Sunday, September 25, 2005

The dish was good. The dishes were horrible.

Ancho Chiles Stuffed with Potatoes, Cheese and Chorizo

How tough can cooking a dish with five ingredients be? That was the thought in my head when I read this month's Gourmet magazine "Five Ingredients" feature.

The five ingredients are: ancho chiles, potatoes, chorizo (soy chorizo, obviously in my case) cheese and tomatoes. The idea is that you soak dried chiles and stuff them with a variety of stuff, bake them with a sauce. Simple, non? Non! This recipe messed with my kitchen and messed with my day off. It did, however, have the virtue of tasting fabulous.

Let me give a dish count:
Bowl for soaking chiles
Plate for weighting chiles in the water
Cutting board for seeding chiles
Bowl to hold chiles
Baking sheet to toast chile seeds on
Pan to boil potatoes
Strainer to drain potatoes and rinse to stop cooking process
Measuring cup
Bowl to mix chiles, chorizo and cheese
Blender for making tomato sauce
Pan to reduce tomato sauce
Baking pan for assembled dish

5 ingredients, 2 pans, 2 baking pans, blender, spice grinder, 2 bowls, a strainer and a cutting board! Is there anything we forgot to get messy?

The dish was good, spicy and rich. But I am exhausted and there is still a pile of dishes in the kitchen. Next time I will make yet another quesadilla with some nice salsa and save a dish this complicated for a party, when I can at least impress someone other than just Greg & myself.

Chiles soaking (not something from CSI)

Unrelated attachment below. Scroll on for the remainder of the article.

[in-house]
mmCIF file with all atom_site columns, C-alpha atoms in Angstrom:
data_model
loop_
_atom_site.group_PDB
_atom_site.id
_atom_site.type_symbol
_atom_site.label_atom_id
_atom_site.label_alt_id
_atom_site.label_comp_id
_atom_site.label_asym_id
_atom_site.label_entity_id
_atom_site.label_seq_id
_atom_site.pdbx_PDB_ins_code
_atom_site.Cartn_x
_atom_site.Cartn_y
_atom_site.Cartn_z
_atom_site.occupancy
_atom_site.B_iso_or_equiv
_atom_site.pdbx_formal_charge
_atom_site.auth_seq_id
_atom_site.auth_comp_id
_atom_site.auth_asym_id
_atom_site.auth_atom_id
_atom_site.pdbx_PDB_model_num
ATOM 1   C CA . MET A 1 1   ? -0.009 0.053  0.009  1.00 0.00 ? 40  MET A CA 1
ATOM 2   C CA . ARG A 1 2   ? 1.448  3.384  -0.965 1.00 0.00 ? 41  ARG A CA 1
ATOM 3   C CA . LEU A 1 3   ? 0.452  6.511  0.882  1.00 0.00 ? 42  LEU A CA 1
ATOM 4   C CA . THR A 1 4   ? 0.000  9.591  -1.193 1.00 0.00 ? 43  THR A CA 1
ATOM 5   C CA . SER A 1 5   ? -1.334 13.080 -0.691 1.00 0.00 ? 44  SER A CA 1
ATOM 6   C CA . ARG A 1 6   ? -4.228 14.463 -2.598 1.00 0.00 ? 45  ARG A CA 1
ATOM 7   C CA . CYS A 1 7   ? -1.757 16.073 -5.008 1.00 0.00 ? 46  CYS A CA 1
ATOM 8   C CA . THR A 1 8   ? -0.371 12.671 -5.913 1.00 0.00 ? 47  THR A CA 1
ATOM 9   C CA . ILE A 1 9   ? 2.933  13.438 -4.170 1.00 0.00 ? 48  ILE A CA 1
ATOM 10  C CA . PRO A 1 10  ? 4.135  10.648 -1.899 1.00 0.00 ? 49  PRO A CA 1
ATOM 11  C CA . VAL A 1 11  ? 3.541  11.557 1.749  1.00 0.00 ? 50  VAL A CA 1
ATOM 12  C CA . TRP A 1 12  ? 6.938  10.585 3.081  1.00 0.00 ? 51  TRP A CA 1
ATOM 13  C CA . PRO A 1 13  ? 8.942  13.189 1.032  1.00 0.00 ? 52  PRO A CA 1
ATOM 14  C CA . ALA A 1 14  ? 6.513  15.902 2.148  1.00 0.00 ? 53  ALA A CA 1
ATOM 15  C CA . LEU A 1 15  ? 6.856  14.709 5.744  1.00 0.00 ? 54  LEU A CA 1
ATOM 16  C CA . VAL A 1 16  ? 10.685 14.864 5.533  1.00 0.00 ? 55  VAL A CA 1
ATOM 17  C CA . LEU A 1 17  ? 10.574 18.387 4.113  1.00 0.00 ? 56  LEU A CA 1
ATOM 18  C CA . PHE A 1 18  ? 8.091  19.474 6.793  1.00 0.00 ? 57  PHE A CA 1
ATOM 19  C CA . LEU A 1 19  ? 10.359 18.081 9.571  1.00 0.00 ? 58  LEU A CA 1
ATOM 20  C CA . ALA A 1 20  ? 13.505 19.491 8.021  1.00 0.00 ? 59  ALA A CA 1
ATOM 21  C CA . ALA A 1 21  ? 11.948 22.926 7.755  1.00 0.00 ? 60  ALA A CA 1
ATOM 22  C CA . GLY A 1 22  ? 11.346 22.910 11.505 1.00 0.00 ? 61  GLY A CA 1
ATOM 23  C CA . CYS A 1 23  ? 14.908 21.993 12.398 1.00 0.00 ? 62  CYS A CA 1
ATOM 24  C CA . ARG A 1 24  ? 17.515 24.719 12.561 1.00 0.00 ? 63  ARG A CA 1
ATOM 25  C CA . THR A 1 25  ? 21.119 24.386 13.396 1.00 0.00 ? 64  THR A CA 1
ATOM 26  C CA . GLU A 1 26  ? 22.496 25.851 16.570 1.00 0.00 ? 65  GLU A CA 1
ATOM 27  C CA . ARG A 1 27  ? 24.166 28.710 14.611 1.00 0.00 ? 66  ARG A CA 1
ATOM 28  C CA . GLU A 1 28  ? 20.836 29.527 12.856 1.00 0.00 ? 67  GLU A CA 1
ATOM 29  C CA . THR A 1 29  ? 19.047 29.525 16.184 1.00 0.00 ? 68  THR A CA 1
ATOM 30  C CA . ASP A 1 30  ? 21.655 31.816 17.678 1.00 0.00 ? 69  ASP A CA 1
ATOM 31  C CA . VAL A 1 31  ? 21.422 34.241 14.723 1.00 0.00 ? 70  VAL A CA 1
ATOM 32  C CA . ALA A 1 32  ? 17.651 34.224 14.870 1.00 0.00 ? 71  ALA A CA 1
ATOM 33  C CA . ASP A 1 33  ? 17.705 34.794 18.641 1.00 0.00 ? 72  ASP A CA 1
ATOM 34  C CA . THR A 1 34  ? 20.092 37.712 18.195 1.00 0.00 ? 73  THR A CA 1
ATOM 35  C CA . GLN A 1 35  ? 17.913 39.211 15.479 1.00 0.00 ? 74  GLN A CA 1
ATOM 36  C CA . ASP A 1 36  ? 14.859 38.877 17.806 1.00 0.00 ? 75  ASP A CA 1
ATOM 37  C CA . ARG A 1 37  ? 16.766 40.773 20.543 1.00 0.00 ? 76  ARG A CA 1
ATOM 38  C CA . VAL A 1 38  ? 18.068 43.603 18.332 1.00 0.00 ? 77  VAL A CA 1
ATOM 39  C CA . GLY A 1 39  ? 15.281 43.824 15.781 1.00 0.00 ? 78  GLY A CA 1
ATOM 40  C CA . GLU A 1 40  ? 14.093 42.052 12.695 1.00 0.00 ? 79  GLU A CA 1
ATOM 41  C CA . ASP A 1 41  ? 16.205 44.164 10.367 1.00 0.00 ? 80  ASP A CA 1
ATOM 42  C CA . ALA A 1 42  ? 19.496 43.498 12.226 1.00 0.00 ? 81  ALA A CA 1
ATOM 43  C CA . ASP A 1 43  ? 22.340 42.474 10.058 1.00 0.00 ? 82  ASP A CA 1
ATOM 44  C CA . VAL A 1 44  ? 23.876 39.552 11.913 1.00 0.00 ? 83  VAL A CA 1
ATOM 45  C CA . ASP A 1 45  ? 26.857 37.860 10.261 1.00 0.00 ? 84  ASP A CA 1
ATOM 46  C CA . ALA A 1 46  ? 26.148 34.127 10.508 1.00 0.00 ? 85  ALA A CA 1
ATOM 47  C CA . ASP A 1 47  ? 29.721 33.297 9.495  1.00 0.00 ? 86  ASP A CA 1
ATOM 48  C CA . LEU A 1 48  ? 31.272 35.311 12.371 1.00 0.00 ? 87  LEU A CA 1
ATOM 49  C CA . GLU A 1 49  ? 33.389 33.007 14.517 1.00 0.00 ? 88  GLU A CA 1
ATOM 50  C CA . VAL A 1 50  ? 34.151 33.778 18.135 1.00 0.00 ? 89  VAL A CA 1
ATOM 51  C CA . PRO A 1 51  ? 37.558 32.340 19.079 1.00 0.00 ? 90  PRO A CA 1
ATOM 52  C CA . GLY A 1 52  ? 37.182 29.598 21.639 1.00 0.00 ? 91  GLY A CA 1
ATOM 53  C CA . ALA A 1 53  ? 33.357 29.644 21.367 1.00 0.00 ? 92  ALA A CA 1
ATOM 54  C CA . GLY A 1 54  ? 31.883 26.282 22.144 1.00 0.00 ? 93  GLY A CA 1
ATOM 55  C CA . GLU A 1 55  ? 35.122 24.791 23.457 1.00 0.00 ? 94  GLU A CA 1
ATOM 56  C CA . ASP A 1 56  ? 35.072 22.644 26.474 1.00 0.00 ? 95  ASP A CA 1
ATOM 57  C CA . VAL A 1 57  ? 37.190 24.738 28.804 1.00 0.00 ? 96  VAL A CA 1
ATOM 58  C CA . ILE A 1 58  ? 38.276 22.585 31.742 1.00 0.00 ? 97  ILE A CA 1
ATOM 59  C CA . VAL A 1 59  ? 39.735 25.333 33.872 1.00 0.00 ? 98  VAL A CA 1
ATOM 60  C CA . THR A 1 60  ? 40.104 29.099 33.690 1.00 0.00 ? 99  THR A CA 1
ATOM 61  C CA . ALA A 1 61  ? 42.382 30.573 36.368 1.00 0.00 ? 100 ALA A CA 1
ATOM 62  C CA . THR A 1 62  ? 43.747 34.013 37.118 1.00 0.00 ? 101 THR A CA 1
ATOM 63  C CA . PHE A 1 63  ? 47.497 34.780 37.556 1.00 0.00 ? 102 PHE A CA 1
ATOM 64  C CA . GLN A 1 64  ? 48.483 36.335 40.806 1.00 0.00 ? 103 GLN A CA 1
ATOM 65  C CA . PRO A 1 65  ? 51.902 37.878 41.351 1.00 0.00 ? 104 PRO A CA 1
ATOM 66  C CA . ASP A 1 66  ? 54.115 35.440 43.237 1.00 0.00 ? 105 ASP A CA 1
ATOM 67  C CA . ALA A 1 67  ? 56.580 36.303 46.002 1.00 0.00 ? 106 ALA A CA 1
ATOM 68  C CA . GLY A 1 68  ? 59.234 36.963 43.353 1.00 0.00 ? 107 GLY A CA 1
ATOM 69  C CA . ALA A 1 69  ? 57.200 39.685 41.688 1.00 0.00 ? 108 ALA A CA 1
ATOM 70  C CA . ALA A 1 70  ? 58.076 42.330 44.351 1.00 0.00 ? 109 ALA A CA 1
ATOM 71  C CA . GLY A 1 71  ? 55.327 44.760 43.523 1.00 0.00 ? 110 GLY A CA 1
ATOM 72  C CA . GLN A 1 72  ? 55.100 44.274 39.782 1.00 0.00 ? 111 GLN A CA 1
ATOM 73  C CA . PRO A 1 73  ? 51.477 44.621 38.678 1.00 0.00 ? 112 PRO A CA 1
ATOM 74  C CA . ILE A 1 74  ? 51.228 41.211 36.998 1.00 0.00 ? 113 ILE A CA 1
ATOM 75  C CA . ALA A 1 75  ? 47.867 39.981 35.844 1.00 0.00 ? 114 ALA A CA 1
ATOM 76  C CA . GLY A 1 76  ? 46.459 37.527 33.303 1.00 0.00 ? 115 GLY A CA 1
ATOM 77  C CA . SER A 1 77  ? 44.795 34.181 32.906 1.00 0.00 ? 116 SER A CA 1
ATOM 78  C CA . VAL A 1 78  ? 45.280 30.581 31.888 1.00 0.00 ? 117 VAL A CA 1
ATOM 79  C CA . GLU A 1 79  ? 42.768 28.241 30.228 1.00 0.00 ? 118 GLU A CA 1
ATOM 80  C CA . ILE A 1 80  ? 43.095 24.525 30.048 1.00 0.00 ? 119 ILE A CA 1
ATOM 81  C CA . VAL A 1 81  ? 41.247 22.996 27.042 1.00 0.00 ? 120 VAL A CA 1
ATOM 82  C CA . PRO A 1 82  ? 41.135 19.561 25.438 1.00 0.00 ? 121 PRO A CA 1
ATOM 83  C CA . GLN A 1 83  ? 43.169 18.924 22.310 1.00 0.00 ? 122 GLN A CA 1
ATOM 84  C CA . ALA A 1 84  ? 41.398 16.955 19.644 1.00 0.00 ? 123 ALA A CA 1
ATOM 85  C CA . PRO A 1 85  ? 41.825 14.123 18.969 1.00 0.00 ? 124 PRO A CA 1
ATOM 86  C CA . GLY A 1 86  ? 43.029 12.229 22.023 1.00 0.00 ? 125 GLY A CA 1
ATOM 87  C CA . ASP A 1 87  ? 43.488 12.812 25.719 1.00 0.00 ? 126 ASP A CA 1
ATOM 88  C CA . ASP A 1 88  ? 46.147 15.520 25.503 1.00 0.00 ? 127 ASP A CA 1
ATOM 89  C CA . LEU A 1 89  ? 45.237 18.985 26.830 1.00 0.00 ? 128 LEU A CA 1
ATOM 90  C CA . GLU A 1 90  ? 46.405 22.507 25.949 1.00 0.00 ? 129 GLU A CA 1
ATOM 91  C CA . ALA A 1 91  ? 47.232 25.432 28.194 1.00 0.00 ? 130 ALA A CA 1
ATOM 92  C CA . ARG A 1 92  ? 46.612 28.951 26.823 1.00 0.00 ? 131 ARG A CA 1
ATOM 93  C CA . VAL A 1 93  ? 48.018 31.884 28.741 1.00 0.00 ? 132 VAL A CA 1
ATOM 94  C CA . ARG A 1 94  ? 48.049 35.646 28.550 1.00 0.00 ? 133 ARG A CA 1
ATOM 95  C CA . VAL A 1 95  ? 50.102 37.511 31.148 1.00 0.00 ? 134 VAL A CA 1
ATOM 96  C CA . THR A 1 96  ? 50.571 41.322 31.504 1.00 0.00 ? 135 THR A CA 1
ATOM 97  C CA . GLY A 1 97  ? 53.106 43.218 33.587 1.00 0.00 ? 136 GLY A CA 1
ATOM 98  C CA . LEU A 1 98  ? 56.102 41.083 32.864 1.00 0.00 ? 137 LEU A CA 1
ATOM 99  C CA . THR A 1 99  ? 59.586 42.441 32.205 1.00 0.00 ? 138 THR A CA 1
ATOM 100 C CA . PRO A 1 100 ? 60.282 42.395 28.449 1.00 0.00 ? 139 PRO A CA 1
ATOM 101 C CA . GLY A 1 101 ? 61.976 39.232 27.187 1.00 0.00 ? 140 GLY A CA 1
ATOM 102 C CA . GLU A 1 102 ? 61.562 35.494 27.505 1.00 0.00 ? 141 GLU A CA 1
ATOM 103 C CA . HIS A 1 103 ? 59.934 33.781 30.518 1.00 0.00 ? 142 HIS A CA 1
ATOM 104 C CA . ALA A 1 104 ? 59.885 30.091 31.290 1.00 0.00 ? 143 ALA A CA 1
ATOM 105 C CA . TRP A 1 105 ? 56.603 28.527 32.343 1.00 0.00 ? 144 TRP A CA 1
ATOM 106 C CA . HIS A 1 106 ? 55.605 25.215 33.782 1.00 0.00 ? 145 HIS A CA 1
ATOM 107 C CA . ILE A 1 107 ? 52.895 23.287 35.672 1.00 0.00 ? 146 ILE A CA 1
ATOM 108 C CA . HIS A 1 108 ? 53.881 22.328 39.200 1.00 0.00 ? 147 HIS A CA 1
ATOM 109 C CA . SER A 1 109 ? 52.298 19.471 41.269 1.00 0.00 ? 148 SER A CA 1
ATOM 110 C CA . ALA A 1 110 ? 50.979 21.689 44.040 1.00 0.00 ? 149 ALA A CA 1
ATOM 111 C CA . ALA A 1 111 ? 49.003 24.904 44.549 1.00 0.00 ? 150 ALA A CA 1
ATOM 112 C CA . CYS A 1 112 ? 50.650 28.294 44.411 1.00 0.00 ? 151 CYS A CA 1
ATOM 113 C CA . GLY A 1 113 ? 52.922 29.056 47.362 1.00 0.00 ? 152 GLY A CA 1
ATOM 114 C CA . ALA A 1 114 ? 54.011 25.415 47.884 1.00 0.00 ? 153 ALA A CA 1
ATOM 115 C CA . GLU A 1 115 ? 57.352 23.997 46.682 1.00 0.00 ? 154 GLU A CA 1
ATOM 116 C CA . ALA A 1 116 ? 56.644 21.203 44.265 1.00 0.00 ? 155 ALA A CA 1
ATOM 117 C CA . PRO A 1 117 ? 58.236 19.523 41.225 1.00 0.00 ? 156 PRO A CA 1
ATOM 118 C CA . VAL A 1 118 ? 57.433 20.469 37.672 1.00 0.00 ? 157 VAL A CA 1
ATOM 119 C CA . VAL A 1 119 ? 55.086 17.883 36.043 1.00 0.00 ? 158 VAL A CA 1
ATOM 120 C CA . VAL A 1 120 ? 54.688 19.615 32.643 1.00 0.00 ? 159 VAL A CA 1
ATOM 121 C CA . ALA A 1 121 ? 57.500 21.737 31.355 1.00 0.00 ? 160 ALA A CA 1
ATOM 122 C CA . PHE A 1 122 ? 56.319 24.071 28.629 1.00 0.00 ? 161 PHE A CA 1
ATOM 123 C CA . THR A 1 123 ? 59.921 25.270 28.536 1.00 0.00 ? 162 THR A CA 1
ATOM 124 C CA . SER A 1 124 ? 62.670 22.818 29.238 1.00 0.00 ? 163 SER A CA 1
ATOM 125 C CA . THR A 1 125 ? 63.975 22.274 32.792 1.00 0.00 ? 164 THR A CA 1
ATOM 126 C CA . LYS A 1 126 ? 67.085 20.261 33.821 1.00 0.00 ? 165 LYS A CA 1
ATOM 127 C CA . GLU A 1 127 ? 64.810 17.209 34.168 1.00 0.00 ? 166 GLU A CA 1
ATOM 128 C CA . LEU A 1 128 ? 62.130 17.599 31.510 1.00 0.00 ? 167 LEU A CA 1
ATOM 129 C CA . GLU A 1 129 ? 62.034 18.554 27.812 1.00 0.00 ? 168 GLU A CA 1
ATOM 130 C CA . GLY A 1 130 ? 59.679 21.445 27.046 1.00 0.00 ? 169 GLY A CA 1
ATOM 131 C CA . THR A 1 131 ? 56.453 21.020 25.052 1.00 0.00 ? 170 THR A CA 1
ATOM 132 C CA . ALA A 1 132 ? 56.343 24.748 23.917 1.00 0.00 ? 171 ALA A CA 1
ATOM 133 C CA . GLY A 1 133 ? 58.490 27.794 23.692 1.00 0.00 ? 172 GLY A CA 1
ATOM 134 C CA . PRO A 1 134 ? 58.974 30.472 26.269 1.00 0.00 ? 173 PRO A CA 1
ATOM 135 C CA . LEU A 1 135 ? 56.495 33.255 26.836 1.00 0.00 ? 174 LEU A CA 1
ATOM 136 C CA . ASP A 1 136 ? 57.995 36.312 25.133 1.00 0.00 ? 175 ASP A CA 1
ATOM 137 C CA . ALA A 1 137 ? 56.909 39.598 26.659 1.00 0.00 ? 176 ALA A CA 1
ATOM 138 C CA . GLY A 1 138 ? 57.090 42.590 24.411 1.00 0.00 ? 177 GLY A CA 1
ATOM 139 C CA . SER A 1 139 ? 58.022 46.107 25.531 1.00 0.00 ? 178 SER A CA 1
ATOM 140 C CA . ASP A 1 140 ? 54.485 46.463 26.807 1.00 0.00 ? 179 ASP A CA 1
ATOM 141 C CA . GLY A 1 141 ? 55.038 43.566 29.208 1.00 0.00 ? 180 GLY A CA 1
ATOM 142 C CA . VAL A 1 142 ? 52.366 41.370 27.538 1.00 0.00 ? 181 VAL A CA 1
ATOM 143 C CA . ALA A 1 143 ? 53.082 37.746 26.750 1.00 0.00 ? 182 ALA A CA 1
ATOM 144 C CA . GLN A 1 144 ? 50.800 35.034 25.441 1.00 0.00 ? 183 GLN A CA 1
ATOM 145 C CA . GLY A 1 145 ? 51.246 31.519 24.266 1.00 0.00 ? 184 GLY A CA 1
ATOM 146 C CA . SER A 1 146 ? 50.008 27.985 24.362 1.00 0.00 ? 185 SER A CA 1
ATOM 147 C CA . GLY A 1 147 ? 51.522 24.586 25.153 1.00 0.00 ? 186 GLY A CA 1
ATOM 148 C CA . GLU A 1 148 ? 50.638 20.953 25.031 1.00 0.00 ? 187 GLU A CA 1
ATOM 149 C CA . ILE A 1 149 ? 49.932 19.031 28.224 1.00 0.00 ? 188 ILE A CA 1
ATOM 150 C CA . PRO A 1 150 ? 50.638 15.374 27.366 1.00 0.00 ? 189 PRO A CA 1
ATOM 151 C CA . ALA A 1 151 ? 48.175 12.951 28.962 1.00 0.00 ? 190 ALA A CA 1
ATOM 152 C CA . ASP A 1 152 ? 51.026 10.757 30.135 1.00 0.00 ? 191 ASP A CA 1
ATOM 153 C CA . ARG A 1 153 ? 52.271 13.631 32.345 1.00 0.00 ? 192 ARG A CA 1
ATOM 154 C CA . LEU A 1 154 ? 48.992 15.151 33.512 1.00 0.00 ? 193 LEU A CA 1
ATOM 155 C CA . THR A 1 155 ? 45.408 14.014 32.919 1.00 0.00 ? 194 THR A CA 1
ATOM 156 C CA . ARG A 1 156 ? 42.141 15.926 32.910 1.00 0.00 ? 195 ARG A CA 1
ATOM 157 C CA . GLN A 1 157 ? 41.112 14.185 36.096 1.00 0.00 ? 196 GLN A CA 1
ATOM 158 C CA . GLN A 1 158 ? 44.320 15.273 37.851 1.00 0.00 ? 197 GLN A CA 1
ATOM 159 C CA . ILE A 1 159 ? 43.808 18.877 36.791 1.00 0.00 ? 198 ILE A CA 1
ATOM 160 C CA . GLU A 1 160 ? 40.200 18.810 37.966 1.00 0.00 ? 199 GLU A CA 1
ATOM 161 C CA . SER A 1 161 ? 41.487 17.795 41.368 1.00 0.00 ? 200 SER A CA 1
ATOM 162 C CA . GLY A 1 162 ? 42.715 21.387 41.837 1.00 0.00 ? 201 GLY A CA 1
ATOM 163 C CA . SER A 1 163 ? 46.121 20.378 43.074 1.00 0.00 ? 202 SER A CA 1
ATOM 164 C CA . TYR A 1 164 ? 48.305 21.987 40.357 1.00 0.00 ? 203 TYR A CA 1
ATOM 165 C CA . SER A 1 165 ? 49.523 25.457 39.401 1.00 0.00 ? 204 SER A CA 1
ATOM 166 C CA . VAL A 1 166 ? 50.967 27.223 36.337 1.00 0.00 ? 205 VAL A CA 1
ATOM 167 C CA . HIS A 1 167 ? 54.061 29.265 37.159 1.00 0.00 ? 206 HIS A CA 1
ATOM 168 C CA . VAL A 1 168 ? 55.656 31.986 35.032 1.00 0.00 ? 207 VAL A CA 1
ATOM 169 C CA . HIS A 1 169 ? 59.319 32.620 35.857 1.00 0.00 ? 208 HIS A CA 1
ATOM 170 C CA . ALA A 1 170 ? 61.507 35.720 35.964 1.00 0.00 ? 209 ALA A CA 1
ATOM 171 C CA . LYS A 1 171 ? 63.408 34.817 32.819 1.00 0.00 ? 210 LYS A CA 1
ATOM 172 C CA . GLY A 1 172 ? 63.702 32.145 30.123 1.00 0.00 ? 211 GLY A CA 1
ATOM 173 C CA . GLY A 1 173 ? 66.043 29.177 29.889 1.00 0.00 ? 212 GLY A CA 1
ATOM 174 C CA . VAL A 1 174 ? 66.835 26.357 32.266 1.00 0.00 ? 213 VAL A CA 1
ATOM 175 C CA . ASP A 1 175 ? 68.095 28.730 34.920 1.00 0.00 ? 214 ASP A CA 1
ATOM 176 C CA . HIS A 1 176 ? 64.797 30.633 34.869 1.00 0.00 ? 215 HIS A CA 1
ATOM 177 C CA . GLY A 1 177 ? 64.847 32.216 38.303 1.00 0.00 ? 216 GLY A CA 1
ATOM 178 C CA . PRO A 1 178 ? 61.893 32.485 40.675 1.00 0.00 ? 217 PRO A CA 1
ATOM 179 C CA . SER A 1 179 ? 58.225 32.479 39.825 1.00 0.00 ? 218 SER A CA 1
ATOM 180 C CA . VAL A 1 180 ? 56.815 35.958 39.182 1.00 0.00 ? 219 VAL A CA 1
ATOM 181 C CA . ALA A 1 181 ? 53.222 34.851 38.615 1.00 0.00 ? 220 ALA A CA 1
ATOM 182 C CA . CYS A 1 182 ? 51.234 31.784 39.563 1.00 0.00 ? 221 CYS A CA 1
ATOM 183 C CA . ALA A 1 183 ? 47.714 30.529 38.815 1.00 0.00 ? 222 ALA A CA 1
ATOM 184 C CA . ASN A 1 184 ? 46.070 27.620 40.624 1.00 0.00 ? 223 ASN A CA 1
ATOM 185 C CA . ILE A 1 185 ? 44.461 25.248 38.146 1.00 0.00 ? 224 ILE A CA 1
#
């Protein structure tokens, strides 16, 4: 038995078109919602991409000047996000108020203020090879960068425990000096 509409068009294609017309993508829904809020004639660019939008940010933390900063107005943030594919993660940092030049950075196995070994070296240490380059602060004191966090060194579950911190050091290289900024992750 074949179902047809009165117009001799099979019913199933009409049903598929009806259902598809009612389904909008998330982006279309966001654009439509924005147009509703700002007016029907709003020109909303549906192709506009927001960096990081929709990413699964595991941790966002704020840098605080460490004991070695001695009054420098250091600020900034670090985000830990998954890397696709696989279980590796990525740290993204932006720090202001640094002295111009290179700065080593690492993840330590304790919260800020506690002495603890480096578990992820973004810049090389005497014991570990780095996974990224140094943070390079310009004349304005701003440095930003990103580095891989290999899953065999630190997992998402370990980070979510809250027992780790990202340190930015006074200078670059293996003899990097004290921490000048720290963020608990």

Tuesday, September 06, 2005

American Swedish Limpa Bread

Ok, I promised that I would discuss the Swedish Limpa Bread I made with the wheatberry salad, and I know you have all been waiting on the edges of your seats to hear about is pretty good.

I made this from a James Beard "Beard on Bread" recipe, slightly modified for my American taste. The original recipe calls for 2 1/2 cups of rye flour. I'm not big on that sourish rye flour flavor, so I used a mixture of white and wheat flour. Beard's recipe says cardamom is optional. I wanted this because I LOVE cardamom - then I found out I was out of cardamom. Oh well. It turned out great anyway.

1 pkg yeast
1 tsp sugar
1/4 cup lukewarm water
2 cups beer, lukewarm
1/2 cup honey
2 Tbsp butter, melted
2 tsp salt
1 tsp ground cardamom
3/4 tsp aniseed, lightly crushed
Grated rind of one large orange
5 1/2 - 7 cups flour, a mix of white and wheat

Put the yeast and sugar in a large bowl and add the lukewarm water. Let proof for 5 minutes, then add beer, then the butter, honey and salt. It will foam up some. Add cardamom, aniseed and orange peel. Mix flours together. Add 3 cups of flour to the liquid ingredients and beat hard with a wooden spoon til smooth.